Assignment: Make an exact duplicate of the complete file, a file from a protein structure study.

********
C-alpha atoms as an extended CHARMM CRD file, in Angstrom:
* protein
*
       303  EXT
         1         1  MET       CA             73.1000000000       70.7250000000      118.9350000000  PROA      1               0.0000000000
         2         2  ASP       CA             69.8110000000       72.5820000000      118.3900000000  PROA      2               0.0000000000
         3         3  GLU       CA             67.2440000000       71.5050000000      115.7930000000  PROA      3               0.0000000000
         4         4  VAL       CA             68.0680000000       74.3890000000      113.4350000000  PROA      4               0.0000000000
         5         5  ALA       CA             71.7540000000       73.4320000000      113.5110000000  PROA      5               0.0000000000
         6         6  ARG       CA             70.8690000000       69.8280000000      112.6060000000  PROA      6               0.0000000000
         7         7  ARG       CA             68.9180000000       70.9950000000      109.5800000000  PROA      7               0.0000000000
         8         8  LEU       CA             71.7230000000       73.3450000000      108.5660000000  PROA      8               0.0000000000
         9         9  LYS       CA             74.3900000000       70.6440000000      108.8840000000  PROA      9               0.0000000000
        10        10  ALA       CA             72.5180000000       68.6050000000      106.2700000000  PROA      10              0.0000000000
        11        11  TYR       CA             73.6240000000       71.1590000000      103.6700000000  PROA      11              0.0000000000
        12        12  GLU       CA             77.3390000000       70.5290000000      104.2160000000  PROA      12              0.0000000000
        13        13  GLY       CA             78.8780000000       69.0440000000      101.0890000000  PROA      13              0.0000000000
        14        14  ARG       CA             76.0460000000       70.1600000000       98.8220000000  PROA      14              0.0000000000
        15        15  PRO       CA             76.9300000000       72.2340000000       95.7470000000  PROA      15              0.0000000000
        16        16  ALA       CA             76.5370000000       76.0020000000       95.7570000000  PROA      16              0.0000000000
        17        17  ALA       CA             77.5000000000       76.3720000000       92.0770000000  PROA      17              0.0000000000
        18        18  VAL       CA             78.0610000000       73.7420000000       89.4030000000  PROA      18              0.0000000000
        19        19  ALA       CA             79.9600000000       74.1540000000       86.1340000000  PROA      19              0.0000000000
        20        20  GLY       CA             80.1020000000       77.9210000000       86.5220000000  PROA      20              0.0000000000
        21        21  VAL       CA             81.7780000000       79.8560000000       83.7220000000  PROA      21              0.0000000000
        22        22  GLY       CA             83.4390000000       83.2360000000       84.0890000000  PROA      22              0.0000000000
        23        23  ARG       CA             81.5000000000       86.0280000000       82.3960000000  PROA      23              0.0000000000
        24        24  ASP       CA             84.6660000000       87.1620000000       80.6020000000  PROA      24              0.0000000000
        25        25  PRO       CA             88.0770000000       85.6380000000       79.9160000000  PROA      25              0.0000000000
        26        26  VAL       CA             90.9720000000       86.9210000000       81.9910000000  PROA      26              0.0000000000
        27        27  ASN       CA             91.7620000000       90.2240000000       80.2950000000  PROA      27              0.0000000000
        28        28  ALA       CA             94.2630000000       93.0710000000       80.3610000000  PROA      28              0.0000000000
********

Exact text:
C-alpha atoms as an extended CHARMM CRD file, in Angstrom:
* protein
*
       303  EXT
         1         1  MET       CA             73.1000000000       70.7250000000      118.9350000000  PROA      1               0.0000000000
         2         2  ASP       CA             69.8110000000       72.5820000000      118.3900000000  PROA      2               0.0000000000
         3         3  GLU       CA             67.2440000000       71.5050000000      115.7930000000  PROA      3               0.0000000000
         4         4  VAL       CA             68.0680000000       74.3890000000      113.4350000000  PROA      4               0.0000000000
         5         5  ALA       CA             71.7540000000       73.4320000000      113.5110000000  PROA      5               0.0000000000
         6         6  ARG       CA             70.8690000000       69.8280000000      112.6060000000  PROA      6               0.0000000000
         7         7  ARG       CA             68.9180000000       70.9950000000      109.5800000000  PROA      7               0.0000000000
         8         8  LEU       CA             71.7230000000       73.3450000000      108.5660000000  PROA      8               0.0000000000
         9         9  LYS       CA             74.3900000000       70.6440000000      108.8840000000  PROA      9               0.0000000000
        10        10  ALA       CA             72.5180000000       68.6050000000      106.2700000000  PROA      10              0.0000000000
        11        11  TYR       CA             73.6240000000       71.1590000000      103.6700000000  PROA      11              0.0000000000
        12        12  GLU       CA             77.3390000000       70.5290000000      104.2160000000  PROA      12              0.0000000000
        13        13  GLY       CA             78.8780000000       69.0440000000      101.0890000000  PROA      13              0.0000000000
        14        14  ARG       CA             76.0460000000       70.1600000000       98.8220000000  PROA      14              0.0000000000
        15        15  PRO       CA             76.9300000000       72.2340000000       95.7470000000  PROA      15              0.0000000000
        16        16  ALA       CA             76.5370000000       76.0020000000       95.7570000000  PROA      16              0.0000000000
        17        17  ALA       CA             77.5000000000       76.3720000000       92.0770000000  PROA      17              0.0000000000
        18        18  VAL       CA             78.0610000000       73.7420000000       89.4030000000  PROA      18              0.0000000000
        19        19  ALA       CA             79.9600000000       74.1540000000       86.1340000000  PROA      19              0.0000000000
        20        20  GLY       CA             80.1020000000       77.9210000000       86.5220000000  PROA      20              0.0000000000
        21        21  VAL       CA             81.7780000000       79.8560000000       83.7220000000  PROA      21              0.0000000000
        22        22  GLY       CA             83.4390000000       83.2360000000       84.0890000000  PROA      22              0.0000000000
        23        23  ARG       CA             81.5000000000       86.0280000000       82.3960000000  PROA      23              0.0000000000
        24        24  ASP       CA             84.6660000000       87.1620000000       80.6020000000  PROA      24              0.0000000000
        25        25  PRO       CA             88.0770000000       85.6380000000       79.9160000000  PROA      25              0.0000000000
        26        26  VAL       CA             90.9720000000       86.9210000000       81.9910000000  PROA      26              0.0000000000
        27        27  ASN       CA             91.7620000000       90.2240000000       80.2950000000  PROA      27              0.0000000000
        28        28  ALA       CA             94.2630000000       93.0710000000       80.3610000000  PROA      28              0.0000000000